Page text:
Their eyes are dark, round, and alert in appearance.

On their forequarters, they are slender and fine-boned with well-developed shoulders. Their hindquarters are well-angulated and petite. 

Size: How big does a Papillon dog get?

Papillons are little dogs that stand 8 to 11 inches tall and weigh between 5 and 10 pounds. These canines have a fine bone structure and their weight should remain in proportion to their height. 

But don’t let their small size fool you – they are by no means sedentary lap dogs

Most small dogs are fully grown around the age of 6 – 8 months old. However, the Papillon grows slower and matures at around 9 -12 months of age. 

This small breed is adaptable and thrives in most environments, whether it’s an apartment or a house with a yard.

Two Papillon dogs on a bench
Two adorable Papillon dogs on a bench

Papillon dog’s coat & hair

Papillons have a long, flowing coat and no undercoat. Their hair is straight, fine, and silky and Papillon shedding is minimal.

It lies flat on their backs and sides with a lavish frill on their chest. Their coat color is particolored with the base color always being white.

Their coats can have a red, sable, black, lemon, or tan colors along with white which is never absent. They can also have black or tan markings and a black mask. 

Personality: Are Papillons good family dogs?

The Papillon dog breed is amongst the smartest and most trainable of the toy breeds. They are indeed little dynamiting in small packages.

Because of their excellent trainability, they excel in competitions, particularly in areas of obedience and agility. Here they thrive off plenty of mental stimulation. 

While they always maintain an air of grace and elegance, they are lively and playful dogs.

While they love some good lap time in between runabouts, if it’s a calm lap dog you’re after then these squirrel spaniels may not be the best choice.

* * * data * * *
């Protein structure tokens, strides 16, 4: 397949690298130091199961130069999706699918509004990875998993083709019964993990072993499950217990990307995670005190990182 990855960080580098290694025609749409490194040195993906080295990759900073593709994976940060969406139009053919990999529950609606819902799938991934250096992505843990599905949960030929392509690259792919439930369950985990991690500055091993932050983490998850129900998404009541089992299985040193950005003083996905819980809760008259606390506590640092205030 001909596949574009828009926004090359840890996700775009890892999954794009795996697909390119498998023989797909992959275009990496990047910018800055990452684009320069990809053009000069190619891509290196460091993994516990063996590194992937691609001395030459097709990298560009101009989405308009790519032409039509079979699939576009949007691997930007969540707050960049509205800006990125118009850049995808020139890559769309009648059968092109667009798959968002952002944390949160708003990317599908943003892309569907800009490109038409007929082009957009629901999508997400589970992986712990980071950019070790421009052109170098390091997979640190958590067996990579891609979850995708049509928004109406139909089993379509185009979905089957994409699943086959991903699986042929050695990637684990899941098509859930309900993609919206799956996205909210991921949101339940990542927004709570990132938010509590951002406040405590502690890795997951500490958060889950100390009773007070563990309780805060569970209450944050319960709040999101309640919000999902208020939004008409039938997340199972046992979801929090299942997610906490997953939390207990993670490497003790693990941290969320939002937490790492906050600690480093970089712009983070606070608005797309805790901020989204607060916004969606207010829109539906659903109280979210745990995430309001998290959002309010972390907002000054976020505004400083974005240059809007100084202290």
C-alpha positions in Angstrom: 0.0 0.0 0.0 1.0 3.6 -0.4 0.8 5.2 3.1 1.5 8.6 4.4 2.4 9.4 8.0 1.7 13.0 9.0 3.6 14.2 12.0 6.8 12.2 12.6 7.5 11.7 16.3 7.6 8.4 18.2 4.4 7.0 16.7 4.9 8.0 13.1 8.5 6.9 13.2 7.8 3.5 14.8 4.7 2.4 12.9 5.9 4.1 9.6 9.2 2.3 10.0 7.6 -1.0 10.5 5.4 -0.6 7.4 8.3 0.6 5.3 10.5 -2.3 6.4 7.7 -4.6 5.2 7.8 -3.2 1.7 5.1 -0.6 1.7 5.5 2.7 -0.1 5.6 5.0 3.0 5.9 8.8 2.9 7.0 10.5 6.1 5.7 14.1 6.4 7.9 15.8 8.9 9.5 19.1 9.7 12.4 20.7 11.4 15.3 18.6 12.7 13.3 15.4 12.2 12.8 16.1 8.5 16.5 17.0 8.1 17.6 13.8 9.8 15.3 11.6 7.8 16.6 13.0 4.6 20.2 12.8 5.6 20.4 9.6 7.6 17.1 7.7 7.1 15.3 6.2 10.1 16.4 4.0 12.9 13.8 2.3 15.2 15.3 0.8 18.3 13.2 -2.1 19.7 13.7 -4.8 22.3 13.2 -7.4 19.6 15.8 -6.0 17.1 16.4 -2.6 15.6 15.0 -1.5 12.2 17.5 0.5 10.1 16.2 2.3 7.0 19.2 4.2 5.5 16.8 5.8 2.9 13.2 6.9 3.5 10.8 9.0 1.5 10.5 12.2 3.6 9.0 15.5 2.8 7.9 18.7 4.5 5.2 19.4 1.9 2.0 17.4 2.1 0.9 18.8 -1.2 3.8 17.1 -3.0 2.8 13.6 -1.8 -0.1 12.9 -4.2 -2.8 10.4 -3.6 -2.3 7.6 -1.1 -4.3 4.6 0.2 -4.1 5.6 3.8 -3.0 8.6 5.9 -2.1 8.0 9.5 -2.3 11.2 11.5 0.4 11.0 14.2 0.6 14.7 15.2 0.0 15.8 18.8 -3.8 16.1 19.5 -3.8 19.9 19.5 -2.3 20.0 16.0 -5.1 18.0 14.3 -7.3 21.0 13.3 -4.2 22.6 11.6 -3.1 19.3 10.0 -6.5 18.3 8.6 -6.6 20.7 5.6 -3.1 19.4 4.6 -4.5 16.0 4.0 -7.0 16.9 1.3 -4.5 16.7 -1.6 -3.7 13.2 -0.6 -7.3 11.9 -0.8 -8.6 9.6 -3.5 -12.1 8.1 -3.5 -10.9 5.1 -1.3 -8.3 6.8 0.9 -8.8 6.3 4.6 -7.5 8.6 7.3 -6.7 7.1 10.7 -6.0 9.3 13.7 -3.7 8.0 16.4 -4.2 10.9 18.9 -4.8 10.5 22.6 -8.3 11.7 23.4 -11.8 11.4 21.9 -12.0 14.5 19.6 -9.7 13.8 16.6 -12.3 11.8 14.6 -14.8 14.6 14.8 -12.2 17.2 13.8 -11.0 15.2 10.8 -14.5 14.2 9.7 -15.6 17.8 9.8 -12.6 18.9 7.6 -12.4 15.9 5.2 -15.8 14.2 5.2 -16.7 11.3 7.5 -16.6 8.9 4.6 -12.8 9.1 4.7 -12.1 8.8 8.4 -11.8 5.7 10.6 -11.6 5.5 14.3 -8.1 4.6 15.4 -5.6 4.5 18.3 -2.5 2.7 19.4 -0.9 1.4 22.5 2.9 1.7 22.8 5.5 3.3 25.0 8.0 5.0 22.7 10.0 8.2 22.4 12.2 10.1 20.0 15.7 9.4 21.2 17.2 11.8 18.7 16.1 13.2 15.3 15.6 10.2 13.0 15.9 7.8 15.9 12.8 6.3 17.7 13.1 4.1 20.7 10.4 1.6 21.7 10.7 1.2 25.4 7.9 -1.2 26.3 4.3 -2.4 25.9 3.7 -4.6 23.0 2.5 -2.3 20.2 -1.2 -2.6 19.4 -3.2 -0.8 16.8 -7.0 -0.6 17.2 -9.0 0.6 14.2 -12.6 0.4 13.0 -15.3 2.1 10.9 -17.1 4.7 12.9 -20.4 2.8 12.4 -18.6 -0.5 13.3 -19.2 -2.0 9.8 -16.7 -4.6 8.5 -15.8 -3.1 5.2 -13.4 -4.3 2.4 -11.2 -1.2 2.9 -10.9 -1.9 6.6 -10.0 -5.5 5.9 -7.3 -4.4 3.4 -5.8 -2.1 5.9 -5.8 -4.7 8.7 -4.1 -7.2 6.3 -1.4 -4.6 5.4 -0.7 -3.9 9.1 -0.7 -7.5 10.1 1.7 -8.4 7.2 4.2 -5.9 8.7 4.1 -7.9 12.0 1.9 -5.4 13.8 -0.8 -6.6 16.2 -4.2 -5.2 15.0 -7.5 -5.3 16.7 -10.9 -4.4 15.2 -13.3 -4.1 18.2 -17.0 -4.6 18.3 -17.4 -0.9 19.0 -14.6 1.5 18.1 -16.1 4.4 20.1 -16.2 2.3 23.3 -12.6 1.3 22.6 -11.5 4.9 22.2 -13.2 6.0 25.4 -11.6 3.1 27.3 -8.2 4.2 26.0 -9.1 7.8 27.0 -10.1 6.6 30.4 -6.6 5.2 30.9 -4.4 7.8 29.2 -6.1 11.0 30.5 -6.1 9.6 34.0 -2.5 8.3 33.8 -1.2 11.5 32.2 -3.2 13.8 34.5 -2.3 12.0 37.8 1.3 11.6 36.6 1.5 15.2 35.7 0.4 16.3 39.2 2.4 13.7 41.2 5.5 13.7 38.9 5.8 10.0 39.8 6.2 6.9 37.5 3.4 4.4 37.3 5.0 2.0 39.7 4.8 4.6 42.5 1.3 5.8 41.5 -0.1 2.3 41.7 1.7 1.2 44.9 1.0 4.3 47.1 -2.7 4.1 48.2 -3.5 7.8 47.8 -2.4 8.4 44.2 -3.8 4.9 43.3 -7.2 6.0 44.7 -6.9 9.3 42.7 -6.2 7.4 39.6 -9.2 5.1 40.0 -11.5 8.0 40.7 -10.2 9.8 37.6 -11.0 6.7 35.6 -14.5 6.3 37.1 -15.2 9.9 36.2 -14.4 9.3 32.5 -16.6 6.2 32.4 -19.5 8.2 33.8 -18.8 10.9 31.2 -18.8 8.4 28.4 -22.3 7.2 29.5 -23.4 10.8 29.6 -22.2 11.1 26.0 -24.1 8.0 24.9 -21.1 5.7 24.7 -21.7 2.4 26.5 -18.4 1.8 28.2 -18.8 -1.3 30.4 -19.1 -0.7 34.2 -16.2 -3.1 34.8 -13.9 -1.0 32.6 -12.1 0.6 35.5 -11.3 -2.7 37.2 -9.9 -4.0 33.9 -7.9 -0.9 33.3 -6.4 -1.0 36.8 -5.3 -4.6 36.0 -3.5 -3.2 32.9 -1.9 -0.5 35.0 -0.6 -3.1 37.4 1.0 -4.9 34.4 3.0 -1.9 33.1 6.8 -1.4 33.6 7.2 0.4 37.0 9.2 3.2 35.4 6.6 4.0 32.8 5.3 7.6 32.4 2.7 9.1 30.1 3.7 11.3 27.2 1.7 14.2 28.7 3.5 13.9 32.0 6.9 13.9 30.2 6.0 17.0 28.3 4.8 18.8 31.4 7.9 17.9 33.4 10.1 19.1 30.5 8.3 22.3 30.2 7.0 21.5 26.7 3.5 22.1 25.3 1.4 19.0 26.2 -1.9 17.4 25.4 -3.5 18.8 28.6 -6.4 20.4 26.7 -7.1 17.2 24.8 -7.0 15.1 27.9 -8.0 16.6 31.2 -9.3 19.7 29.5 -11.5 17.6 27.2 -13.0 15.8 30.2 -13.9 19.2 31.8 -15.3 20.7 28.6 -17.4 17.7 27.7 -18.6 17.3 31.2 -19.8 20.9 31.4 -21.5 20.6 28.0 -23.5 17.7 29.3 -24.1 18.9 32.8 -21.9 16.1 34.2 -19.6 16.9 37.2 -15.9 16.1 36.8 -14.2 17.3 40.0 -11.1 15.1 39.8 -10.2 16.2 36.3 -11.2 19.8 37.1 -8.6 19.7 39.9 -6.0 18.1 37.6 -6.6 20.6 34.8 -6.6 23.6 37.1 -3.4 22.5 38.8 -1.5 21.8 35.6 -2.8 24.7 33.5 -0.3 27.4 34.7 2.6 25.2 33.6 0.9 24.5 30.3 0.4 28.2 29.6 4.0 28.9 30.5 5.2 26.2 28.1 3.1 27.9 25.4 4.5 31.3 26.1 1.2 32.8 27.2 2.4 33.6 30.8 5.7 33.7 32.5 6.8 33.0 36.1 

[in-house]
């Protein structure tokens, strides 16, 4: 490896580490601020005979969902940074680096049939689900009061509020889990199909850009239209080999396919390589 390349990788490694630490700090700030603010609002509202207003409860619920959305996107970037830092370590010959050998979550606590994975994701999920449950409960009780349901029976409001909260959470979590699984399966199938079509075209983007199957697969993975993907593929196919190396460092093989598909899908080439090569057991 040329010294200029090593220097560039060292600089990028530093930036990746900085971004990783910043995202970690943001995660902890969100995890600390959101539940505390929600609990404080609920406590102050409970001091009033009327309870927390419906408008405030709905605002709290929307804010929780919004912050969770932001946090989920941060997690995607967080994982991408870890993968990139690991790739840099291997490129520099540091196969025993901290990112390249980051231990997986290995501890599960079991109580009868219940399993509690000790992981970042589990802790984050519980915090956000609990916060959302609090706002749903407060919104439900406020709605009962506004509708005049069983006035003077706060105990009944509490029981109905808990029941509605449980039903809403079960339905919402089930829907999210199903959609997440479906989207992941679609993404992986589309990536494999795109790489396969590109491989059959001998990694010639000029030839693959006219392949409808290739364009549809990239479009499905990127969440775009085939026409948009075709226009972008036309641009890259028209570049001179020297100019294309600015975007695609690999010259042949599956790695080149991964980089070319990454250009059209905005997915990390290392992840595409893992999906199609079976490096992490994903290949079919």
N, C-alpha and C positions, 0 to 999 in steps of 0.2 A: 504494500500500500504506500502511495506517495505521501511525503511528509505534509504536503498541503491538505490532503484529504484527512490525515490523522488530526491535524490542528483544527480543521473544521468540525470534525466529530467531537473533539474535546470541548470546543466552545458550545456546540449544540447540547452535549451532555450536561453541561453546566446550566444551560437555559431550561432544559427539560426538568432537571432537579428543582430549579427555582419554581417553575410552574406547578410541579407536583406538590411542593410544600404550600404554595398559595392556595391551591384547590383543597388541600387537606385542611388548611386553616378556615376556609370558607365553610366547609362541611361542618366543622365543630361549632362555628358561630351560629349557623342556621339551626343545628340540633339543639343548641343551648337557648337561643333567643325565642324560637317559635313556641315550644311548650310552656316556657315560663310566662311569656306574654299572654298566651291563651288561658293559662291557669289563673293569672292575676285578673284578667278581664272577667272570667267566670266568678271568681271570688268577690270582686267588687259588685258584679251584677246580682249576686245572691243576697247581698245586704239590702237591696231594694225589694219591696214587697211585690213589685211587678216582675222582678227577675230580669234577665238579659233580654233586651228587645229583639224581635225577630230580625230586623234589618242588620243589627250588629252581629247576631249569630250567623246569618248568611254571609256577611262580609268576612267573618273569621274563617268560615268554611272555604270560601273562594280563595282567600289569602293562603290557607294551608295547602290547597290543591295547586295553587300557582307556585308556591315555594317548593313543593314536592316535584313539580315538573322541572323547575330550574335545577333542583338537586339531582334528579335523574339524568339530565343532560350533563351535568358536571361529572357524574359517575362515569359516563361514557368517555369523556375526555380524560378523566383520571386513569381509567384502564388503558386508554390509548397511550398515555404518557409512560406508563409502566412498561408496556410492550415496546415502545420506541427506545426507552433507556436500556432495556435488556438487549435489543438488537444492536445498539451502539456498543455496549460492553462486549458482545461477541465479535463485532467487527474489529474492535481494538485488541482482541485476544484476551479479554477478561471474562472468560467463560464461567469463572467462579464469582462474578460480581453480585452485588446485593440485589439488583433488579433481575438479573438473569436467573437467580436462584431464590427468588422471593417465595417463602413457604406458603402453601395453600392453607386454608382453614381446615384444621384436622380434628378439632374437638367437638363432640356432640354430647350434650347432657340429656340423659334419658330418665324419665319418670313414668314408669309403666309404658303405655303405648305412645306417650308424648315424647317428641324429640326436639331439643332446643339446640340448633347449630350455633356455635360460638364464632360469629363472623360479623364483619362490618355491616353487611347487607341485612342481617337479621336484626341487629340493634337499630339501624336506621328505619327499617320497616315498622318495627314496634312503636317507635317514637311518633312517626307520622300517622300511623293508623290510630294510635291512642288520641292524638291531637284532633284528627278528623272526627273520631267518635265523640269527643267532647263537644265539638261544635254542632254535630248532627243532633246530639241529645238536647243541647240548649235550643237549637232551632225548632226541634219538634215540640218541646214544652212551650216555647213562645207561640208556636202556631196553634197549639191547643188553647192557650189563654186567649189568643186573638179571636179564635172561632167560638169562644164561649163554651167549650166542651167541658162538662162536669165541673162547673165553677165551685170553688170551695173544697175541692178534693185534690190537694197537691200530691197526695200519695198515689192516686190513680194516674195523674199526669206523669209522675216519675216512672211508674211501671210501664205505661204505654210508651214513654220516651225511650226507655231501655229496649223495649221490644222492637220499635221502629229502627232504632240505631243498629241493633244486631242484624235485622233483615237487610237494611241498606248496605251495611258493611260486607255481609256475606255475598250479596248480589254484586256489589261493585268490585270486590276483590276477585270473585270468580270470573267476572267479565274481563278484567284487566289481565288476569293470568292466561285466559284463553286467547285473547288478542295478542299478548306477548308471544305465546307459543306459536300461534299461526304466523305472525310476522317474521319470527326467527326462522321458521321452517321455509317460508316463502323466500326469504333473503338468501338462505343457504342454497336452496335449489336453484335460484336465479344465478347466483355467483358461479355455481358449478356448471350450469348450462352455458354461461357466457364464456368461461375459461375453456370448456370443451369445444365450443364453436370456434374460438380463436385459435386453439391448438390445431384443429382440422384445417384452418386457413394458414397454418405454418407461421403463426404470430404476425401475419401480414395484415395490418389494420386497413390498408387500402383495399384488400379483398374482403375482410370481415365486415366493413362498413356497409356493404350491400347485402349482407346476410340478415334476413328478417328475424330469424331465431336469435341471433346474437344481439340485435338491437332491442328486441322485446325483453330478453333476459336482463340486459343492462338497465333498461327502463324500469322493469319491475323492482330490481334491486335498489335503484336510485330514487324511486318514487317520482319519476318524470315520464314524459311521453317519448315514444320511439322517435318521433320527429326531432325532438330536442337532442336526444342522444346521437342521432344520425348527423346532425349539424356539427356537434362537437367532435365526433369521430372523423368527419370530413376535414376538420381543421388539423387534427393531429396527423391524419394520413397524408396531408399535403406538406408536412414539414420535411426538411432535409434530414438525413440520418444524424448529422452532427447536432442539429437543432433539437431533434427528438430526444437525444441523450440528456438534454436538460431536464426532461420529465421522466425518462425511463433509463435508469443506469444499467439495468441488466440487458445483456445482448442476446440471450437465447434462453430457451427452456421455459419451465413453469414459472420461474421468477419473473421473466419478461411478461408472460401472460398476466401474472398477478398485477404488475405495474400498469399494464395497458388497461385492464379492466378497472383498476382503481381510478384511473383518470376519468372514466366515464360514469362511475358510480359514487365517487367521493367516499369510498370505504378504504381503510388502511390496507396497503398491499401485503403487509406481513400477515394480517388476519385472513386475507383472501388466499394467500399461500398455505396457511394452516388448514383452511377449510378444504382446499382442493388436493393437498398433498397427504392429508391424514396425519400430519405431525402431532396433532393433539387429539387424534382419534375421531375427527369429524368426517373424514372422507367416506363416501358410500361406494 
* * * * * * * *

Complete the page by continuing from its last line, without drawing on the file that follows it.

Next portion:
A Papillon dog catching a tennis ball in the park
An energetic Papillon dog catching a tennis ball

Are Papillons aggressive?

Paps are very swift and have lightning-fast reflexes which they maintained from their spaniel heritage.

This manifests in their excellent hunting or stalking abilities. Insects, birds, mice, and lizards all fall victim to these speedy Paps. 

Keep this in mind before letting yours off their leash in public, unless well trained. This is a natural instinct and doesn’t necessarily mean that Papillons are aggressive.

Despite their small size, they are surprisingly assertive and bossy which means they aren’t easily intimidated, even by larger dogs. They make rather decent watchdogs for their size because they are so vocal

They are polite with strangers but require adequate socialization before feeling fully comfortable with new people. They are loyal and make great companion dogs because they love being around their humans.

Due to them being rather touch-sensitive, they don’t do well with small children where rough handling may occur.